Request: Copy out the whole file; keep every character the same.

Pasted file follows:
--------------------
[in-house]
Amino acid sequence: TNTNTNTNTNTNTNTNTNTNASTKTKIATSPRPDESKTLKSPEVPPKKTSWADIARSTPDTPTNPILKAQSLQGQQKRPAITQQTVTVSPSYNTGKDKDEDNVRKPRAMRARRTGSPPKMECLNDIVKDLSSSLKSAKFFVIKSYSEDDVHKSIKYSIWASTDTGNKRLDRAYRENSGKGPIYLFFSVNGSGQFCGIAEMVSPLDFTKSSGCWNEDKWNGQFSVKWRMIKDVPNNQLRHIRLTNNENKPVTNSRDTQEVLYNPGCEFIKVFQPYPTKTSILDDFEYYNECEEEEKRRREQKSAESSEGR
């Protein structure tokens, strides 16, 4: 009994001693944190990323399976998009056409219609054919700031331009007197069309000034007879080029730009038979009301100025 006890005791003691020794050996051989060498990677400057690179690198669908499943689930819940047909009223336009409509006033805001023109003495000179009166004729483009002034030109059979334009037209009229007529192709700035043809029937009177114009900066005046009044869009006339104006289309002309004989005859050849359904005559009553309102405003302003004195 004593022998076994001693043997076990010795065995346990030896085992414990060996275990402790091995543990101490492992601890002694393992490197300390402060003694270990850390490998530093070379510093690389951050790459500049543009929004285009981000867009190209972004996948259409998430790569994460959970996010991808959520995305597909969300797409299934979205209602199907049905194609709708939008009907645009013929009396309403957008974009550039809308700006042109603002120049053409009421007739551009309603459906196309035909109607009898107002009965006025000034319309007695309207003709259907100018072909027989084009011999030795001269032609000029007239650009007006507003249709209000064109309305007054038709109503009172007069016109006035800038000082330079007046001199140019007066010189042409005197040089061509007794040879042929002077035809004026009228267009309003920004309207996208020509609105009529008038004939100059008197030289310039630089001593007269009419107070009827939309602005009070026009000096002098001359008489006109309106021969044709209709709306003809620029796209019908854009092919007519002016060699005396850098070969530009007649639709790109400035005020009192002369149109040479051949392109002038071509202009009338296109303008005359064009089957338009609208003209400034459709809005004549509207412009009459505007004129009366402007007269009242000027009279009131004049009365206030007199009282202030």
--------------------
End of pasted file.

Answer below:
[in-house]
Amino acid sequence: TNTNTNTNTNTNTNTNTNTNASTKTKIATSPRPDESKTLKSPEVPPKKTSWADIARSTPDTPTNPILKAQSLQGQQKRPAITQQTVTVSPSYNTGKDKDEDNVRKPRAMRARRTGSPPKMECLNDIVKDLSSSLKSAKFFVIKSYSEDDVHKSIKYSIWASTDTGNKRLDRAYRENSGKGPIYLFFSVNGSGQFCGIAEMVSPLDFTKSSGCWNEDKWNGQFSVKWRMIKDVPNNQLRHIRLTNNENKPVTNSRDTQEVLYNPGCEFIKVFQPYPTKTSILDDFEYYNECEEEEKRRREQKSAESSEGR
């Protein structure tokens, strides 16, 4: 009994001693944190990323399976998009056409219609054919700031331009007197069309000034007879080029730009038979009301100025 006890005791003691020794050996051989060498990677400057690179690198669908499943689930819940047909009223336009409509006033805001023109003495000179009166004729483009002034030109059979334009037209009229007529192709700035043809029937009177114009900066005046009044869009006339104006289309002309004989005859050849359904005559009553309102405003302003004195 004593022998076994001693043997076990010795065995346990030896085992414990060996275990402790091995543990101490492992601890002694393992490197300390402060003694270990850390490998530093070379510093690389951050790459500049543009929004285009981000867009190209972004996948259409998430790569994460959970996010991808959520995305597909969300797409299934979205209602199907049905194609709708939008009907645009013929009396309403957008974009550039809308700006042109603002120049053409009421007739551009309603459906196309035909109607009898107002009965006025000034319309007695309207003709259907100018072909027989084009011999030795001269032609000029007239650009007006507003249709209000064109309305007054038709109503009172007069016109006035800038000082330079007046001199140019007066010189042409005197040089061509007794040879042929002077035809004026009228267009309003920004309207996208020509609105009529008038004939100059008197030289310039630089001593007269009419107070009827939309602005009070026009000096002098001359008489006109309106021969044709209709709306003809620029796209019908854009092919007519002016060699005396850098070969530009007649639709790109400035005020009192002369149109040479051949392109002038071509202009009338296109303008005359064009089957338009609208003209400034459709809005004549509207412009009459505007004129009366402007007269009242000027009279009131004049009365206030007199009282202030």